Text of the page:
First, a message from Al Franken.
There’s no good argument against marriage equality. There’s no good argument in support of the Defense of Marriage Act. And there’s no reason we should wait one more day to repeal it.
DOMA, the Defense of Marriage Act, represents bigotry and discrimination against millions of Americans who want the same rights the rest of us cherish. We don’t need to wait for a study. We don’t need to read a poll. We know right from wrong. And we know it’s time for DOMA to go.
So let’s do it right now. Repeal DOMA. It’s time.
(Go ahead, follow the link. It’s his petition to repeal DOMA.)
Next, one from earlier this year:
In the constant chase for headlines
Given fast-approaching deadlines
Politicians fight each other for the top spot on the news
In this rough-and-tumble scrimmage
As they fight to hone their image
Some conservatives may think they’ve found an issue they can use
It’s that goddamn gay agenda
The republicans expend a
Lot of energy in fighting, as they pander to their base
If a legal stance looks funny
Often, following the money
Shows the underlying logic (as, of course, the present case)
In this mess, if you’re litigious
Then you’re probably religious
And it’s blasphemous that marriage should be offered up to gays
And republicans get boners
Over big financial donors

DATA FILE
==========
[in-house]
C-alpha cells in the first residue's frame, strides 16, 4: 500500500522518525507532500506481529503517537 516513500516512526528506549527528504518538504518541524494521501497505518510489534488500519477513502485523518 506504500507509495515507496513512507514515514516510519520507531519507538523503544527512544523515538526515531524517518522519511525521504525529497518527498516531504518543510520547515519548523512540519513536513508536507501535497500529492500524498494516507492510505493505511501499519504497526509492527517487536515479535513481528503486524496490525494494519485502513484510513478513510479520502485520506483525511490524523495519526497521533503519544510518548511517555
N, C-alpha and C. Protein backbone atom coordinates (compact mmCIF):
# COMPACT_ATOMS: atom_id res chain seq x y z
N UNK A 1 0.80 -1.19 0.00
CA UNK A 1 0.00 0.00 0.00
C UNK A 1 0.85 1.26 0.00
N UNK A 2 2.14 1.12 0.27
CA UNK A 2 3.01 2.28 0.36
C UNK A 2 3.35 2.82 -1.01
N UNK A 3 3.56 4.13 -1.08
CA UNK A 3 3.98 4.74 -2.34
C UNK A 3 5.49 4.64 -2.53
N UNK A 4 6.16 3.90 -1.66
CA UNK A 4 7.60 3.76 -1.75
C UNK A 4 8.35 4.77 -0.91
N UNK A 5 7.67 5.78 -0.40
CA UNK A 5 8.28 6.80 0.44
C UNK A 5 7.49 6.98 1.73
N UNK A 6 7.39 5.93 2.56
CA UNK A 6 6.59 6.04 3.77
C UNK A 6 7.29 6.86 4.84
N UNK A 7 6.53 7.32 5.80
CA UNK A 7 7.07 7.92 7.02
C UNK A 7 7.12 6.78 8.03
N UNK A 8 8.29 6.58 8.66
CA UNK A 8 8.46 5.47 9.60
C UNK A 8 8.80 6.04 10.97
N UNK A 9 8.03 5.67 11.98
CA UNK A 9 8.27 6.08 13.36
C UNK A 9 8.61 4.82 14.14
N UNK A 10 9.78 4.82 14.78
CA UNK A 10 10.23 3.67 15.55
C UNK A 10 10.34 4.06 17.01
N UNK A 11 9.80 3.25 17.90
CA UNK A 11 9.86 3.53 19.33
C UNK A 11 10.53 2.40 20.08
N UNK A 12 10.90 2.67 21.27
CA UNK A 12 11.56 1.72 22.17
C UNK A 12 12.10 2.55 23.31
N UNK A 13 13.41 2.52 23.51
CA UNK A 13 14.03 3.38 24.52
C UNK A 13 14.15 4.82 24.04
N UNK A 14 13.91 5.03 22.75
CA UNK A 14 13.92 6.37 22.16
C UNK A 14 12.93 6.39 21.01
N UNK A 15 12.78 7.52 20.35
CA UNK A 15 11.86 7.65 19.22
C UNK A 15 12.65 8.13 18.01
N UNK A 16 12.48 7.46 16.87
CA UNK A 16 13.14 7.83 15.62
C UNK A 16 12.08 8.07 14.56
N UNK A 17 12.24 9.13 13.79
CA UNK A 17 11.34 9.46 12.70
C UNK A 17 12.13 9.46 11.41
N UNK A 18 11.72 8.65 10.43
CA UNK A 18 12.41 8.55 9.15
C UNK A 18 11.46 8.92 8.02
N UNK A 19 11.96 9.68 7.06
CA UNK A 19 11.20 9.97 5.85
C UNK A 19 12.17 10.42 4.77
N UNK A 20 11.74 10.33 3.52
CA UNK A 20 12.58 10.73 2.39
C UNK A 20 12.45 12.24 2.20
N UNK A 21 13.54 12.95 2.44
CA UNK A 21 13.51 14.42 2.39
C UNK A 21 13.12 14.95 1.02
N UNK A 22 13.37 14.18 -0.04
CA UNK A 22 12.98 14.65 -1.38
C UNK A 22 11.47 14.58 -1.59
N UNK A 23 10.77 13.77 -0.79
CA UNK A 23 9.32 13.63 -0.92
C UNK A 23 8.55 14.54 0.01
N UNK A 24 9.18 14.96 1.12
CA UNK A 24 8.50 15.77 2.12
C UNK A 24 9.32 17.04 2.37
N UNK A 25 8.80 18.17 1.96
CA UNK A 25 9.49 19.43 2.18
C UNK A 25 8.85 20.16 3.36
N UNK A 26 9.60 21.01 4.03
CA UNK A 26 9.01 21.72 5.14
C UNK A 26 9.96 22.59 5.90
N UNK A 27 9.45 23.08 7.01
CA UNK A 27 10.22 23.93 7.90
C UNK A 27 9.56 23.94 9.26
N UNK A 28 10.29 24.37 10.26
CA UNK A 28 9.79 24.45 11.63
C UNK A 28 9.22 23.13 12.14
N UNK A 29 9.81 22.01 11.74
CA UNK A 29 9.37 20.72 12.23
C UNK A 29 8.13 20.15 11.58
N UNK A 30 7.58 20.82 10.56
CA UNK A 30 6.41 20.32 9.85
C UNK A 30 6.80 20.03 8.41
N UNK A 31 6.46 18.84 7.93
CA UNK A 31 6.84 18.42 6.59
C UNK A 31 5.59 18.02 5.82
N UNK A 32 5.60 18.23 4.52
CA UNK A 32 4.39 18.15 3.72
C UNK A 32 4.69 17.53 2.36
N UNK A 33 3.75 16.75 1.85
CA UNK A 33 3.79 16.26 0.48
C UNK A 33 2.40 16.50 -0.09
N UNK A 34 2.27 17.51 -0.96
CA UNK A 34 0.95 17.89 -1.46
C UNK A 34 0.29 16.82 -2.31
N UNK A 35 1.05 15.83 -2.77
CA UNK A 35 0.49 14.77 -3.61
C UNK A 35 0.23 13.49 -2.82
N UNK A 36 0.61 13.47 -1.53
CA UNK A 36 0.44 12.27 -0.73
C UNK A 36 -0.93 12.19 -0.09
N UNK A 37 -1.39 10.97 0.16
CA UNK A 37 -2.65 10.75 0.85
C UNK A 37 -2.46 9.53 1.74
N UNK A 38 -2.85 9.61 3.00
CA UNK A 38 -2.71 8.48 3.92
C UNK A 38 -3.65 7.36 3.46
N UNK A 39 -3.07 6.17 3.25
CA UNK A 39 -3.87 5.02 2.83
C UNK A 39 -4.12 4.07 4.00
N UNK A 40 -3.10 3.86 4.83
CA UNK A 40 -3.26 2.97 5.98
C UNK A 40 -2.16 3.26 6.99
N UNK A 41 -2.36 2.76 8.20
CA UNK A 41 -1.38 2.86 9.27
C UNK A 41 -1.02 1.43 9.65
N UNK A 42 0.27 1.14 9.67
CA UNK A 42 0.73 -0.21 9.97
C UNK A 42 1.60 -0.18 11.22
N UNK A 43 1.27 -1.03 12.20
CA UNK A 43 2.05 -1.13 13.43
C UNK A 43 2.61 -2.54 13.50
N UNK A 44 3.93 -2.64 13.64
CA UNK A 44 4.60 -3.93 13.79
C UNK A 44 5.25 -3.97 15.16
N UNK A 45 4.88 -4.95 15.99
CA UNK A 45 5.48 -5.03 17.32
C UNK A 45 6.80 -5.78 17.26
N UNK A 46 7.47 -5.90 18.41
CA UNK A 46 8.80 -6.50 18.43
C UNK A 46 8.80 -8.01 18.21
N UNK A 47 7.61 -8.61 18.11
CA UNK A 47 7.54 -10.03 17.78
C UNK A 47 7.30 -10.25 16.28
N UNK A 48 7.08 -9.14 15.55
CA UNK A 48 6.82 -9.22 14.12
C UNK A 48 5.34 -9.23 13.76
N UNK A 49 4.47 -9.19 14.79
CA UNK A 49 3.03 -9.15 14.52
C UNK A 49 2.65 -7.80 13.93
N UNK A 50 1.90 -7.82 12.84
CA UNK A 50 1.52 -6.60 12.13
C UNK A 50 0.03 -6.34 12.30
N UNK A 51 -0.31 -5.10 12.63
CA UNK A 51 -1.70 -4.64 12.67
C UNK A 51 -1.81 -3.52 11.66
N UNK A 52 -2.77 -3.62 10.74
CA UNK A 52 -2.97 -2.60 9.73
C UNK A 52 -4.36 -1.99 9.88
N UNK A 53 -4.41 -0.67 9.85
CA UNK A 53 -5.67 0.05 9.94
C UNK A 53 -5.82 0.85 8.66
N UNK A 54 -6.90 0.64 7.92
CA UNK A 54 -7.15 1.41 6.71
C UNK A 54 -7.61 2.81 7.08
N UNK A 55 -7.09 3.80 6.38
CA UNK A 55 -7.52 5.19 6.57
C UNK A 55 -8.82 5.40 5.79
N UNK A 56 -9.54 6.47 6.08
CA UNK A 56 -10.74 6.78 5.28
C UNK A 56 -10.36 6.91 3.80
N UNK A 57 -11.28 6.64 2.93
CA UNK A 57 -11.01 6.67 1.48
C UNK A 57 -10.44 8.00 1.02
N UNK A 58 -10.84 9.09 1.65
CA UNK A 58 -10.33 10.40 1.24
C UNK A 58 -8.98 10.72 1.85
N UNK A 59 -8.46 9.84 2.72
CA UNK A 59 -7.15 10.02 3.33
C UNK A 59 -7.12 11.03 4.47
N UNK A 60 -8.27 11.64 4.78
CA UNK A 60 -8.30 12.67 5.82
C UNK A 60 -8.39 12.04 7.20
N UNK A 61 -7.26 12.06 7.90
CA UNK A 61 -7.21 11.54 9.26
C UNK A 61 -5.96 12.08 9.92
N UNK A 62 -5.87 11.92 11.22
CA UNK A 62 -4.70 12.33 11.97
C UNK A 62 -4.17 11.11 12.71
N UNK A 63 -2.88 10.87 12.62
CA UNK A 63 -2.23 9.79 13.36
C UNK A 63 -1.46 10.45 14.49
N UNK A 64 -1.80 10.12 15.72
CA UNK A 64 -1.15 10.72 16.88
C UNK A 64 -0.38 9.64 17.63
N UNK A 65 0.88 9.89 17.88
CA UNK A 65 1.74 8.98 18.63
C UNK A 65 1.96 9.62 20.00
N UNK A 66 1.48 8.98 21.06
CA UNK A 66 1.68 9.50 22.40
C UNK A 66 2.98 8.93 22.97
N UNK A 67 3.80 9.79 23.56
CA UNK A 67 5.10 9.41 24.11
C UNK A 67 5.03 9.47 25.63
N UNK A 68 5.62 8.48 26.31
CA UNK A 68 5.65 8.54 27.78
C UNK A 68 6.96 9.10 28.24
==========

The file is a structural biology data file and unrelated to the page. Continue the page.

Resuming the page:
(If the dollars were sufficient, why, I’m sure they’d swing both ways)
It’s a match that’s made in heaven
For Two Thousand and Eleven
As the campaign is upon us and we’re choosing sides, of course
Let the Democrats disparage
Us, we’re standing up for marriage!
It’s a sacred institution… like Republican divorce!
NPR’s Morning Edition reports on the political posturing surrounding the Obama administration’s decision not to defend the Defense of Marriage Act (DOMA). Conservative Republicans are on the wrong side of history here, but it looks like they are hoping they are on the right side of their own base. I’ve argued over marriage issues for years, and have never yet found an objection to same-sex marriage that did not boil down to a religious view. From my perspective, then, it comes down to a First Amendment issue: if the government takes a stand opposing same-sex marriage, it favors one religious view over others.
It’s not a matter of what is good for the children. My lesbian neighbors have raised a fine son, despite not being recognized as a real family; real concern for the well-being of children would lead to support for gay families. It’s not that marriage is designed to promote procreation; my sister-in-law is hoping for her third childless marriage. Since she is heterosexual, no one has a problem with that–least of all, the Republican front-runners, who [at least as of last month] sport more ex-wives than candidates.
It’s not even freedom of religion. There are a good many churches that recognize, welcome, and celebrate same-sex marriages. These conservative Republicans would want these churches overruled.
No, it’s money. There is money to be had by fighting on the wrong side of this battle. If that money can keep a handful of politicians in the headlines for a bit longer, they can keep the positions of power they hold. When they eventually are swept aside, that same money will be available for speeches and appearances. Ex-senators and ex-representatives will make more for one speech than I do in a year, railing against the moral decline of civilization.
Meh. I’ll take that, if I can go to my neighbors’ wedding.